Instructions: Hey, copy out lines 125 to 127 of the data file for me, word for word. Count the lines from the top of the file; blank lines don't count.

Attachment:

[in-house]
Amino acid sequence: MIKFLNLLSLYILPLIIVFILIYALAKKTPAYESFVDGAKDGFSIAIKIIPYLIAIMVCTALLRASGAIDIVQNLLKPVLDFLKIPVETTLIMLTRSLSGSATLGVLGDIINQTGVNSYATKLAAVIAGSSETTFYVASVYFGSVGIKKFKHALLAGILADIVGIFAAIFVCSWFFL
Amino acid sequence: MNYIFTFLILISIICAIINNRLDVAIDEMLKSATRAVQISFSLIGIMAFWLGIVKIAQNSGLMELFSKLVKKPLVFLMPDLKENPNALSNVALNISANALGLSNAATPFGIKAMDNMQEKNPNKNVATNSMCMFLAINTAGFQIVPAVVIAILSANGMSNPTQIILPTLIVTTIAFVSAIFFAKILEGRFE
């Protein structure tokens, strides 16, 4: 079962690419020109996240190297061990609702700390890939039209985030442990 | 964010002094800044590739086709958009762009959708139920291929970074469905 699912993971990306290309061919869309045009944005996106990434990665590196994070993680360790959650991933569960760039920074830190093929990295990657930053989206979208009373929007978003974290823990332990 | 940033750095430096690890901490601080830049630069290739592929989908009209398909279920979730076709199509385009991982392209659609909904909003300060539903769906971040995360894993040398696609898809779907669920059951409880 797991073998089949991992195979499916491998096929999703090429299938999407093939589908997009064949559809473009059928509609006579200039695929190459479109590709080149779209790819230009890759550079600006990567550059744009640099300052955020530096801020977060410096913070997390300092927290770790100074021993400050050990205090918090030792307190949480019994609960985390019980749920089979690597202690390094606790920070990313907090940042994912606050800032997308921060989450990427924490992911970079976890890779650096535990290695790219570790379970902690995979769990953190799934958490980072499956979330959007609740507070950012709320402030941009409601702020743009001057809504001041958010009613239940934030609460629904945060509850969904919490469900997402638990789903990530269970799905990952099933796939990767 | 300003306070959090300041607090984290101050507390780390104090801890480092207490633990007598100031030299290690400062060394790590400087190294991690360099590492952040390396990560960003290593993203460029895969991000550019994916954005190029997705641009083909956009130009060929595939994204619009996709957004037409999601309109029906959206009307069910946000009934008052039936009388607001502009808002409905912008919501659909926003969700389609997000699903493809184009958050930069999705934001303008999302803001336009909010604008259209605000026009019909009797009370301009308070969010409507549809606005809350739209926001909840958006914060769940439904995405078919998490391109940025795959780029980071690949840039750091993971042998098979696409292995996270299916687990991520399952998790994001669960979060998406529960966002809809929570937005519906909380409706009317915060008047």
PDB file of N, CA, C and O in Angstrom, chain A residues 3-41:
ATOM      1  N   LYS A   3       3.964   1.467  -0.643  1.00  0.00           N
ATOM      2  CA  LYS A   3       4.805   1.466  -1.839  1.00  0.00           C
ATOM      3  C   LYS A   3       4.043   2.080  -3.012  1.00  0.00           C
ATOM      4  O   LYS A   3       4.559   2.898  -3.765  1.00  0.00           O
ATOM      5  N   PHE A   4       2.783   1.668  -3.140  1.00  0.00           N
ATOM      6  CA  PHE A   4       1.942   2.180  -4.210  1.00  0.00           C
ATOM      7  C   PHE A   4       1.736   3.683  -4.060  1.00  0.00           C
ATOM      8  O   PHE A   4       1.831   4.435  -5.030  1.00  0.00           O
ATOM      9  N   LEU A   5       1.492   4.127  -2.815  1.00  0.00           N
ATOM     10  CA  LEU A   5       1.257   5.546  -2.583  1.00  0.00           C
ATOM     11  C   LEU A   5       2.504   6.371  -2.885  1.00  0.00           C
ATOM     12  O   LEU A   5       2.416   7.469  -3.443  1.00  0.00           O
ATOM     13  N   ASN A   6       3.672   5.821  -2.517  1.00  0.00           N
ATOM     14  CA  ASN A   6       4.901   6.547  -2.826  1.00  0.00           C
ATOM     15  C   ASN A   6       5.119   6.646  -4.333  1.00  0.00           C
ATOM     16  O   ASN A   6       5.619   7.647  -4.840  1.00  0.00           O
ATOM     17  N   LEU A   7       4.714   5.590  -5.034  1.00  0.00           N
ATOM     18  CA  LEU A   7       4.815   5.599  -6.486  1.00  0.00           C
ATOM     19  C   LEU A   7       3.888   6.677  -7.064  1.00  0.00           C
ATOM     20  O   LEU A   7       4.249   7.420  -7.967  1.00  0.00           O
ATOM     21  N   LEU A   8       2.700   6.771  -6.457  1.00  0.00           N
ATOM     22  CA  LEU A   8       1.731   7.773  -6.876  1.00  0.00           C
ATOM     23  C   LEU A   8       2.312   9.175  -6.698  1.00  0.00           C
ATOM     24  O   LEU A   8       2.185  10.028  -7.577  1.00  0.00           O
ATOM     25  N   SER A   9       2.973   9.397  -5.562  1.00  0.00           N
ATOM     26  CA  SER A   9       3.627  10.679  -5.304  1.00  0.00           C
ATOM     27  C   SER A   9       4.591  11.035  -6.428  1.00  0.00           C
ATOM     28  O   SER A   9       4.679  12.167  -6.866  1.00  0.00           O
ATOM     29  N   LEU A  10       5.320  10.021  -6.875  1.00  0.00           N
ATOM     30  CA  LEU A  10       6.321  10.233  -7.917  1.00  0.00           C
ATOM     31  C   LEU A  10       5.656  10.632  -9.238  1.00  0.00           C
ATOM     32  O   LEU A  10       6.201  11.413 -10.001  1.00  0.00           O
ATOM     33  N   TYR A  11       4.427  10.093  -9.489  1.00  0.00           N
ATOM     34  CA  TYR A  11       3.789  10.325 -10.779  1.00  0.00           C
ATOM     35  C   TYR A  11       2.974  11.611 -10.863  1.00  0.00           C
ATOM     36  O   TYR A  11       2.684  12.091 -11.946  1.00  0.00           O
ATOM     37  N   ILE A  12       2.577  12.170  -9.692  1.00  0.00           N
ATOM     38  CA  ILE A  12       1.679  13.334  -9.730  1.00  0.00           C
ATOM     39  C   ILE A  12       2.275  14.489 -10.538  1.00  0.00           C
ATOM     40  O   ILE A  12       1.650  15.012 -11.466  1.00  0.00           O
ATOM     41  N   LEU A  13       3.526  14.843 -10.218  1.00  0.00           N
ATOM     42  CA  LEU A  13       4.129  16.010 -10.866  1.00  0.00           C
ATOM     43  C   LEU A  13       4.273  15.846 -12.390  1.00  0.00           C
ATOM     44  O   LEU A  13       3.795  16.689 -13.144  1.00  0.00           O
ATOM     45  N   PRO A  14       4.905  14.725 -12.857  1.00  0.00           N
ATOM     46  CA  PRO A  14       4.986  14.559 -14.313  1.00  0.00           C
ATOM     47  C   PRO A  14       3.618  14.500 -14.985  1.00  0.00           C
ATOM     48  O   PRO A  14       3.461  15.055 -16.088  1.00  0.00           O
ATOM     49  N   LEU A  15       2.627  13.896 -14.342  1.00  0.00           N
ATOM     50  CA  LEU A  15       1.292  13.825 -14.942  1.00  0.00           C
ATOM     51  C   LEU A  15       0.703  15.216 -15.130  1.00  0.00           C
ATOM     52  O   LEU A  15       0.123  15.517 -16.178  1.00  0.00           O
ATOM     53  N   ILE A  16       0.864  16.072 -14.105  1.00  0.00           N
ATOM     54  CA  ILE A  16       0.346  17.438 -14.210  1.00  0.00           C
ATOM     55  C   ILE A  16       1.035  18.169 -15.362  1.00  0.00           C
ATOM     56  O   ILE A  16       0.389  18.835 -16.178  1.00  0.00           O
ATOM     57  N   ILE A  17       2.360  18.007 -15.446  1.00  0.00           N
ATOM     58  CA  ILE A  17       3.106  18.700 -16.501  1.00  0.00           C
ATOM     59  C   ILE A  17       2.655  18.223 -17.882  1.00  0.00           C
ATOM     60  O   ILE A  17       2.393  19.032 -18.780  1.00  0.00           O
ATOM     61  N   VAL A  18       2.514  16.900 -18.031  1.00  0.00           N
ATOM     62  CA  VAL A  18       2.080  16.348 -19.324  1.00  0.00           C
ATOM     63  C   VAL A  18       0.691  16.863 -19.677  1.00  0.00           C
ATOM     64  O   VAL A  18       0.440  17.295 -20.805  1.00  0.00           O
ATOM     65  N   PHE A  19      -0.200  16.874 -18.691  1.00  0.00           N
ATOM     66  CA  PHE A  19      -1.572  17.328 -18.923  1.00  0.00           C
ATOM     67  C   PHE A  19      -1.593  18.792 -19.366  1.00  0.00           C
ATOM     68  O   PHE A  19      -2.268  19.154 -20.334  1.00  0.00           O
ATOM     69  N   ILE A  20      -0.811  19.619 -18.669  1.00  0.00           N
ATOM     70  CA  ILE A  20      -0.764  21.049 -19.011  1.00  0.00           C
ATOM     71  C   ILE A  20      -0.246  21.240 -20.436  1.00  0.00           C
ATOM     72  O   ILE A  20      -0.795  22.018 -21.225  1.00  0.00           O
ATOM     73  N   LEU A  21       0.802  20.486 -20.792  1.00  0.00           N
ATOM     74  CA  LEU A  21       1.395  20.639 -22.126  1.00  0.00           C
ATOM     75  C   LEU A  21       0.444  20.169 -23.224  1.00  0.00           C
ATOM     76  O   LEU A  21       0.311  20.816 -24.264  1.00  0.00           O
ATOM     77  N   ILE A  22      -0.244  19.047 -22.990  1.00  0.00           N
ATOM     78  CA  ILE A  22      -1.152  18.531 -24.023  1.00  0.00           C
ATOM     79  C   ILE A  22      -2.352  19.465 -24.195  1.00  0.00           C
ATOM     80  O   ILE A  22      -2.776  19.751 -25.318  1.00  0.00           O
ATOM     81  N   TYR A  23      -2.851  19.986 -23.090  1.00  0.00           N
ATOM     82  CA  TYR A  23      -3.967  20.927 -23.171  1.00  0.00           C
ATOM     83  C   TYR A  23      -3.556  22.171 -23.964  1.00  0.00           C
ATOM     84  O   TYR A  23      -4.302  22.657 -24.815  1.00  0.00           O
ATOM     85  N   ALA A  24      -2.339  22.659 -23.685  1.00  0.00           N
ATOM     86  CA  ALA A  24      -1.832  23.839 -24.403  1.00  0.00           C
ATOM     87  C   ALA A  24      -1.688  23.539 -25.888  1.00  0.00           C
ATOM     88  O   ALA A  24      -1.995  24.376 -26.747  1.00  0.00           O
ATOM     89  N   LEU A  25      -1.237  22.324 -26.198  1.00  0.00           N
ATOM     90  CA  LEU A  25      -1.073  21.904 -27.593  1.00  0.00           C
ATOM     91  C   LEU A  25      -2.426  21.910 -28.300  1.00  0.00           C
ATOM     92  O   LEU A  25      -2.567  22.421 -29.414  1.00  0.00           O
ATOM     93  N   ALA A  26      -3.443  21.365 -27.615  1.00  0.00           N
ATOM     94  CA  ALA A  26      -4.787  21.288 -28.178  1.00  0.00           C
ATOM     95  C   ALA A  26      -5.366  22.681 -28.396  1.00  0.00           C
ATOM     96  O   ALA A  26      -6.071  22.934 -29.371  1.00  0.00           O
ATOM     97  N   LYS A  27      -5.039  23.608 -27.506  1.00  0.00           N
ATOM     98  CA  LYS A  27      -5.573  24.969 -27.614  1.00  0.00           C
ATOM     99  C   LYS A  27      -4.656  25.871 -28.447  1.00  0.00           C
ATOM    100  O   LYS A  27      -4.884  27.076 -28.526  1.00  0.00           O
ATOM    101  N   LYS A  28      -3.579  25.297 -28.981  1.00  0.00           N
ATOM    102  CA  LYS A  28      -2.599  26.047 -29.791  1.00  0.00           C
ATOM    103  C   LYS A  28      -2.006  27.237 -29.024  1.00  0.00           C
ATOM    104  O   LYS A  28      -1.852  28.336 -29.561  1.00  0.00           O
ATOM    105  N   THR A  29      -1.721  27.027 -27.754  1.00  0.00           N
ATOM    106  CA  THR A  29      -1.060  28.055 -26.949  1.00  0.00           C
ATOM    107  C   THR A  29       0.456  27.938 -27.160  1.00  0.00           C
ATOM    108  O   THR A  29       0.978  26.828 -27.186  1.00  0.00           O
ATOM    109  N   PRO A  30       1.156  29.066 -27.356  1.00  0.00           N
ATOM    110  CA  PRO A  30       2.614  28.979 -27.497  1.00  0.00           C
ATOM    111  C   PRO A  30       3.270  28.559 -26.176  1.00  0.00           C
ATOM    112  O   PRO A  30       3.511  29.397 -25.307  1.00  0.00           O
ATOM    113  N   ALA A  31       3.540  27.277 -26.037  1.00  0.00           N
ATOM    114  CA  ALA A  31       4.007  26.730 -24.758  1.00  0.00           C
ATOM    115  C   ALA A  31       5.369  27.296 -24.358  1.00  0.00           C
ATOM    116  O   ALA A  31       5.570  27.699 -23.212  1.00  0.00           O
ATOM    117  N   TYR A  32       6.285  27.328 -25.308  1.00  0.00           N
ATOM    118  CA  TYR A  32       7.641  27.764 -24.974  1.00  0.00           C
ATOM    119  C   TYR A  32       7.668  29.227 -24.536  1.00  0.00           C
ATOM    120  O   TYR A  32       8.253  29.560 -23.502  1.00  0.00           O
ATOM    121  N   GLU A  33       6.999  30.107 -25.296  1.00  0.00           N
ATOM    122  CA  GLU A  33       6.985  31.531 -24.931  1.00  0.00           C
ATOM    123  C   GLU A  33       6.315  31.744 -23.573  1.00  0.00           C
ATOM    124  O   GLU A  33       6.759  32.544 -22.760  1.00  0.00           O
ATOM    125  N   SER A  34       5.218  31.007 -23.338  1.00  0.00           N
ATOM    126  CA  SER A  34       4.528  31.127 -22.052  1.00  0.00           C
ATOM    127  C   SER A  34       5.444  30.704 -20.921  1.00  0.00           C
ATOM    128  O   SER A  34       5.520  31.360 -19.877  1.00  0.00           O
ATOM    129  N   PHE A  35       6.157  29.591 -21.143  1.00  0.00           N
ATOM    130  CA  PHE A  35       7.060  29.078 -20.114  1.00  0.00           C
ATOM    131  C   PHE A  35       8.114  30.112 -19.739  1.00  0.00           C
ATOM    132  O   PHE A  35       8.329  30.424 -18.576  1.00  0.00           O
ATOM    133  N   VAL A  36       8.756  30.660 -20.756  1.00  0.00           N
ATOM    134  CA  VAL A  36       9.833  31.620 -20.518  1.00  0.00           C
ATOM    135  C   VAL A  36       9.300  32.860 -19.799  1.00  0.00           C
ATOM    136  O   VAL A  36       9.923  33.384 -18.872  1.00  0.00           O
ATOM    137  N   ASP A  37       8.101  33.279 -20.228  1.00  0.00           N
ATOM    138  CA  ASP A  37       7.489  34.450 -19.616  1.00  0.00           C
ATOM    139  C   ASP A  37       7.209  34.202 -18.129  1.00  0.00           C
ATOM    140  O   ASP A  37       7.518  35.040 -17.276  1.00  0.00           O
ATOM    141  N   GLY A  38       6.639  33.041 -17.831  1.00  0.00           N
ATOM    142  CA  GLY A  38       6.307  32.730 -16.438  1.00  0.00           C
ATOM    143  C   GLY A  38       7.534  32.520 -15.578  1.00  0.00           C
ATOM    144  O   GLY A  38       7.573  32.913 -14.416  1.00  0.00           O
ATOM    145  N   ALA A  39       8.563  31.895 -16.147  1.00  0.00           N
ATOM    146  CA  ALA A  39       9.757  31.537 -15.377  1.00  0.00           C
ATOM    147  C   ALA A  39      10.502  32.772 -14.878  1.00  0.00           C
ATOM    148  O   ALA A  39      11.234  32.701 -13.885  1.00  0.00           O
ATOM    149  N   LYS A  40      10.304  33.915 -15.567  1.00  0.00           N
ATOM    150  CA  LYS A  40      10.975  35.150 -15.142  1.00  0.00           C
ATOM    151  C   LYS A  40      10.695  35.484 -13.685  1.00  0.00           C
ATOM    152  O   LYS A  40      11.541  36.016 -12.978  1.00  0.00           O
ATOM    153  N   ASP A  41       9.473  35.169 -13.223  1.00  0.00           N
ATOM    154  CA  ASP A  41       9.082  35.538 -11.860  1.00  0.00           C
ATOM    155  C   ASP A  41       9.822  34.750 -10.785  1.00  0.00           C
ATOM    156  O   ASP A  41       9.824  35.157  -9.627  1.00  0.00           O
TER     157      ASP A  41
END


ATOM    120  O   TYR A  32       8.253  29.560 -23.502  1.00  0.00           O
ATOM    121  N   GLU A  33       6.999  30.107 -25.296  1.00  0.00           N
ATOM    122  CA  GLU A  33       6.985  31.531 -24.931  1.00  0.00           C